Reviewer: James F. Bresnahan, SJ, JD, LLM, PhD (Northwestern University Feinberg School of Medicine)
Description: This book presents both a description and analysis of the process of legalization of physician assisted suicide, characterized by the authors as "reform" of the law, principally in the United States but with some attention to similar efforts in other nations. They cover the development though the first year of implementation of this legalization in the state of Oregon. The book's chief virtue is the completeness with which the authors present the development of the public discourse both in support of the innovation and in opposition to it. Chapters deal with the authors' interpretations of the medical developments giving rise to the effort, the failed initiatives in Washington and California, the successful initiative and its subsequent reaffirmation in Oregon against the attempt to repeal it, the legal cases which sought to establish a constitutional right and which affirmed the constitutionality of the Oregon law, implementation of the law in Oregon, and developments in other states and nations. The authors end with their view of "changing moral boundaries" as achieving "greater choice and self-determination."
Purpose: The authors, professors in law and criminology at Southern Illinois University and University of California Irvine, aim to describe by inclusive presentations the views both of proponents and opponents of physician assisted suicide. They succeed. They aim then to analyze the strategies of each side which succeeded or failed, and to present reasons why, using sociological and political theory. These are limited but worthy objectives, and the authors do provide an exhaustive account of the ways in which the struggles for what they consistently characterize as reform unfolded in Washington and California unsuccessfully, but then successfully in Oregon, as well as how Oregon shaped the regulations under which the successful initiative was implemented and what happened in the first year of implementation. They comment briefly on developments in other countries and subsequently in Michigan and Maine. They do not try to explore the motivating considerations on each side at the level of philosophical and religious ethical concerns and commitments grounding the public discourse in this struggle for and against change in the law.
Audience: This book appears to be written not only for professionals in law and healthcare (for them a multitude of references are provided), but also as a resource for a general audience having more than passing interest in what has happened in the states where ballot initiatives to achieve legalization of physician assisted suicide have been undertaken. The book will be of particular interest and of real use to anyone planning in the future to launch such initiatives or seeking to oppose them. The discourse of the book reflects the authors' specialization in law and criminology. The authors present fairly and completely both sides of the argument about legalizing physician assisted suicide as these arguments were formulated in public discourse. This could provide a point of departure for further ethical analysis of the deeper moral convictions moving the parties on each side of the issue to struggle for and against change in the law.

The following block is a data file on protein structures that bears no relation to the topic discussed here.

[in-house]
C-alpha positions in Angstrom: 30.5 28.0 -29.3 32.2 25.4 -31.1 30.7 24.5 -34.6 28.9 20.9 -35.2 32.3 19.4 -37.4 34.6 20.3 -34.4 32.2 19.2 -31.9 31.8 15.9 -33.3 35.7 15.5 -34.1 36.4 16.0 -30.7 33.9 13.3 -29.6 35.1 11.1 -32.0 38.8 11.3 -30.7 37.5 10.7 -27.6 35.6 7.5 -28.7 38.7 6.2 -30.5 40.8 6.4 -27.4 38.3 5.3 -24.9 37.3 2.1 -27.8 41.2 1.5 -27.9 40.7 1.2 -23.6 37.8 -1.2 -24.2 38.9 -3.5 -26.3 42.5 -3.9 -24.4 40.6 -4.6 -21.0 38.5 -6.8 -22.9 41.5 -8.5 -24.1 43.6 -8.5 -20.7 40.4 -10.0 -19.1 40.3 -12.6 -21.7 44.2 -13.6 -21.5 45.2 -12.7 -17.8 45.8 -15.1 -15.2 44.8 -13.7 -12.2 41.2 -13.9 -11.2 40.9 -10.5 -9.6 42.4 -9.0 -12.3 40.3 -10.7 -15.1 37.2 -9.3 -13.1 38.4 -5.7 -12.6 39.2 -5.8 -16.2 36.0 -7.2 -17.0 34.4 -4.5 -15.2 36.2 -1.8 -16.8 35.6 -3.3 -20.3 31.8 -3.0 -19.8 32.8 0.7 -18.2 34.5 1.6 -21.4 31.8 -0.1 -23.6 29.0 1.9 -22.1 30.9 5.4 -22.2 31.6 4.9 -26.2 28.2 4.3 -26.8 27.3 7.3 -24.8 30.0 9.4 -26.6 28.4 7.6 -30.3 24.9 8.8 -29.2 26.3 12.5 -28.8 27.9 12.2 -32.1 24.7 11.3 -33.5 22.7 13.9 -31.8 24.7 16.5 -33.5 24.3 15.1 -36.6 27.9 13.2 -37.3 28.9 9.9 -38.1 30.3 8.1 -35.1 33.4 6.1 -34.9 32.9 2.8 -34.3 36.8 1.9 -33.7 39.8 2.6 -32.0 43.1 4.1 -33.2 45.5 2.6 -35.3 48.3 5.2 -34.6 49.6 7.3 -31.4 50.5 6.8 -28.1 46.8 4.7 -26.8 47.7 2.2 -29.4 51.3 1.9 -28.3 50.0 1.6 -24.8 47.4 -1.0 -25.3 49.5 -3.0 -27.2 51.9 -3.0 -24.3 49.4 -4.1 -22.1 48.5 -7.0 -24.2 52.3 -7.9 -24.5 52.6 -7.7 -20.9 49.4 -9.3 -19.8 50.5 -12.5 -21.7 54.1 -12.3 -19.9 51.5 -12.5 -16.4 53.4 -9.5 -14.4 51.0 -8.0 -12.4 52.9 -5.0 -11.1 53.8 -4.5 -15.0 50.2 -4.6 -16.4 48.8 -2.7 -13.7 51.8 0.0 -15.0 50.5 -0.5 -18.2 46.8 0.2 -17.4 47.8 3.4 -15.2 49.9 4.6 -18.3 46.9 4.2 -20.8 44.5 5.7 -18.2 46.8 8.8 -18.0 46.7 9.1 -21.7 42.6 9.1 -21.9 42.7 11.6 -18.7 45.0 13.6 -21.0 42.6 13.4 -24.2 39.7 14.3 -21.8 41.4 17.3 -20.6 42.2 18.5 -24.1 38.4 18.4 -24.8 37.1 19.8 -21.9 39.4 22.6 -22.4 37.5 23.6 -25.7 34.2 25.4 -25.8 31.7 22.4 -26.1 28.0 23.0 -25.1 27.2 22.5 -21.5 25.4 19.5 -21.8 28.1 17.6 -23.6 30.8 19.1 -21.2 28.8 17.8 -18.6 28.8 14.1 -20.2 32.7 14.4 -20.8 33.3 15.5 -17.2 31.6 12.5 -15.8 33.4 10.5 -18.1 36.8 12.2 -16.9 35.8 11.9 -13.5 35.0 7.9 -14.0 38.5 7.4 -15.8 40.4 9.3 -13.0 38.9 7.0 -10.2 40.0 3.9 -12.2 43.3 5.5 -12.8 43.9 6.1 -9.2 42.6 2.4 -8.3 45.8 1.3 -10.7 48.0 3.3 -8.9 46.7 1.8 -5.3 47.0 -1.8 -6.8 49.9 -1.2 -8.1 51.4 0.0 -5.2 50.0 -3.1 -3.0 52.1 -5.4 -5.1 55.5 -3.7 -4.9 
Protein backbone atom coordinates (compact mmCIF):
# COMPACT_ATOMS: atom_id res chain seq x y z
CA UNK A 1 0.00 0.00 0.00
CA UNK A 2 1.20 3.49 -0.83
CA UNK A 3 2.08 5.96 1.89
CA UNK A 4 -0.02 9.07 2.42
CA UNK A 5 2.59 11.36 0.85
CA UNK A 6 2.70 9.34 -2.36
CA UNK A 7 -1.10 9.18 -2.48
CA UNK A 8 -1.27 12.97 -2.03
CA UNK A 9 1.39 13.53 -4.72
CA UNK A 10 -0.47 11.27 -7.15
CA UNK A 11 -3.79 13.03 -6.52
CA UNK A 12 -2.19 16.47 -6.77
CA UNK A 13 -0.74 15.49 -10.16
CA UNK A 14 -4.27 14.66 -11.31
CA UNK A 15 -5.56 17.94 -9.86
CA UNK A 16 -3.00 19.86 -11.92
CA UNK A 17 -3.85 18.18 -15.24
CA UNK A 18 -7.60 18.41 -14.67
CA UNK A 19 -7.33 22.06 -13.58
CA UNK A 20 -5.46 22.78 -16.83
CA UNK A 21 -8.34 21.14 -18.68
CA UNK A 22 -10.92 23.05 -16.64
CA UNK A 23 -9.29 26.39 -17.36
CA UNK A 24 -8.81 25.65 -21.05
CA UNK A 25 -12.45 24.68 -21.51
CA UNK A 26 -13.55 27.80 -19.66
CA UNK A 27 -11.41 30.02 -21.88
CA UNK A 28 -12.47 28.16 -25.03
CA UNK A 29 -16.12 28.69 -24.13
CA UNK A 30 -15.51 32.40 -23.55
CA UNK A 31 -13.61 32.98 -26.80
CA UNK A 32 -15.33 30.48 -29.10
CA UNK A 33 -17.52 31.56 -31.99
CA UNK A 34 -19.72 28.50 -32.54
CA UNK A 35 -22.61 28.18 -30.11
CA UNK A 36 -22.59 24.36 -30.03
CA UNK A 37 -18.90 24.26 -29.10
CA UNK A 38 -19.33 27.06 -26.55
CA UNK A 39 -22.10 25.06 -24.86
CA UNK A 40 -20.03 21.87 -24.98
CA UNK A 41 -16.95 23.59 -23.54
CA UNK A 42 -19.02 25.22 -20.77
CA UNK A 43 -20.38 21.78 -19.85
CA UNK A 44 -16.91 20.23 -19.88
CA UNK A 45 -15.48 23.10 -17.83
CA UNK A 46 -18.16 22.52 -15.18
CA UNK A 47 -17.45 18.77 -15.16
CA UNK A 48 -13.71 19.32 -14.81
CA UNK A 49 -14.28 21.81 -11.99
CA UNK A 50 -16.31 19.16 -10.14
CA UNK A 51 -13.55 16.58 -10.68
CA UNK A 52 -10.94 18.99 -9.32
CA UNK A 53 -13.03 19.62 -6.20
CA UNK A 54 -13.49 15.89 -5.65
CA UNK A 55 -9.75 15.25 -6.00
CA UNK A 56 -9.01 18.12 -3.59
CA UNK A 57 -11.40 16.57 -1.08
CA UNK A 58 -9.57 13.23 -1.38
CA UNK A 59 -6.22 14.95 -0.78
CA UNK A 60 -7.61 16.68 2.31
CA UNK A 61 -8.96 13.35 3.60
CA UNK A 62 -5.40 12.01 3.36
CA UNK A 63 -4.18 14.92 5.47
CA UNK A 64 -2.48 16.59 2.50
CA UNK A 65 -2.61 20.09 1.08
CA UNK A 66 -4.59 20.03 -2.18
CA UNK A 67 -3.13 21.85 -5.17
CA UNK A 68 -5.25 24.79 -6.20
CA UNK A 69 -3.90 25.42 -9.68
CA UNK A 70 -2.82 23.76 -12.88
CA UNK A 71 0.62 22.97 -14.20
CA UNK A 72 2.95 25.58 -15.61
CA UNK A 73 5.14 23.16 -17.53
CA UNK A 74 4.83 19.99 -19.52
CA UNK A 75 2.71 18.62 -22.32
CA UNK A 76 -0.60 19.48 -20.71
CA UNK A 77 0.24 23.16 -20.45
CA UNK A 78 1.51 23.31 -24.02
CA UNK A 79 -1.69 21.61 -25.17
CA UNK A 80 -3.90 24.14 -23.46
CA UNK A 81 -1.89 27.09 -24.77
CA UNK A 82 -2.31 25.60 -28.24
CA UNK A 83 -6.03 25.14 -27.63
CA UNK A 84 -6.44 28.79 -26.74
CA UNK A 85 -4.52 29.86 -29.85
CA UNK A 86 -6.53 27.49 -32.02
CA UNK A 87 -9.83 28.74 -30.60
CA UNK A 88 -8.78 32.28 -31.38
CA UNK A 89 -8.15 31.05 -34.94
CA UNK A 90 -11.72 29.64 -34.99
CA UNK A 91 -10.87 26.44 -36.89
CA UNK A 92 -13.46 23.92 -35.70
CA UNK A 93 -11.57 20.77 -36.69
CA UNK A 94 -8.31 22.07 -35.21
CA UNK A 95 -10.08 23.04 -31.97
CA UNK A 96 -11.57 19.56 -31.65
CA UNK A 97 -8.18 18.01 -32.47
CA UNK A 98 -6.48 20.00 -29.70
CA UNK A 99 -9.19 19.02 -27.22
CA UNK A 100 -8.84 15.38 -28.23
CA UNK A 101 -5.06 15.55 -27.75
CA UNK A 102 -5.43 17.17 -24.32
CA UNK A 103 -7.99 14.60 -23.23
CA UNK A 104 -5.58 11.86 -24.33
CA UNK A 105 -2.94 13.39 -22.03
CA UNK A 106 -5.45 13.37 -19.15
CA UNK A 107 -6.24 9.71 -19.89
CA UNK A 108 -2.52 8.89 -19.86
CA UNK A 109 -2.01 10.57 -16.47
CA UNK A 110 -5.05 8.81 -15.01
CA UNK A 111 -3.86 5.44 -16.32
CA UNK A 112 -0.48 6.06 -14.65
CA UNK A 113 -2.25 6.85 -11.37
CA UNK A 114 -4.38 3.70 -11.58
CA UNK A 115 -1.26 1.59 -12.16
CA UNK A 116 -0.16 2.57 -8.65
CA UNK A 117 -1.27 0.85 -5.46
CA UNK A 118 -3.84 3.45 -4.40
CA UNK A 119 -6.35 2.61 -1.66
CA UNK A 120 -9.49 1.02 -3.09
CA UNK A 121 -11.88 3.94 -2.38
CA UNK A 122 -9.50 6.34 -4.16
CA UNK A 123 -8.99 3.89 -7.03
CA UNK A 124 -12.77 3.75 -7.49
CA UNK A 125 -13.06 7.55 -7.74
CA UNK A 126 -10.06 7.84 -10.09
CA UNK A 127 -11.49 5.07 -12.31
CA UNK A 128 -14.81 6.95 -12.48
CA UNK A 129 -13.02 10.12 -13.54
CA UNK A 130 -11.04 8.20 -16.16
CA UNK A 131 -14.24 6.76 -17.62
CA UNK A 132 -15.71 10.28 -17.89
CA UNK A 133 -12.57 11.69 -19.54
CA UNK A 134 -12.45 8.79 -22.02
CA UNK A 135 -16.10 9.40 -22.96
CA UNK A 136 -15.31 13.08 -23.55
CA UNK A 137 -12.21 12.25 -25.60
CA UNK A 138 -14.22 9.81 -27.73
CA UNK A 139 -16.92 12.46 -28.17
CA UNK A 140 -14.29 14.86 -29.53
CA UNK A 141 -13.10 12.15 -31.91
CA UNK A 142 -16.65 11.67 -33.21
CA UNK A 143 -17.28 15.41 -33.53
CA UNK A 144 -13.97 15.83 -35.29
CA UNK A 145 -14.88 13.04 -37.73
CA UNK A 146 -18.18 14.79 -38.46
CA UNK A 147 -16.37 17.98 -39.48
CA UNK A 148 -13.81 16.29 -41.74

Features: This is a novel contribution to discussion of physician assisted suicide in the completeness of its presentation of the history of the public arguments as they developed. At the end of the book, there are 13 pages of sources referred to in the text, which include: interviews, books and journal articles, campaign records, television ads, newspaper and radio resources (these from the three states), other newspaper articles about assisted suicide, court cases, court briefs, testimony and oral presentations, newsletters, reports, web sites, etc. There is an index of 10 pages, which includes both topics and names.
Assessment: The book is not a legal brief for reform of the law by legalization of physician assisted suicide, but the tone of the discourse suggests that the authors favor such legalization as "reform." The book is most valuable as a historical resource presenting exhaustively what was in fact argued publicly for and against the change in the law, and also what was done to shape the regulations under which Oregon has implemented the change. The authors' analysis of why various arguments for and against change succeeded or failed is also useful, but will be more controversial. This is not a book of ethical analysis but can be a useful point of departure for such reflective probing into the deeper convictions and motives of the parties to the public argument.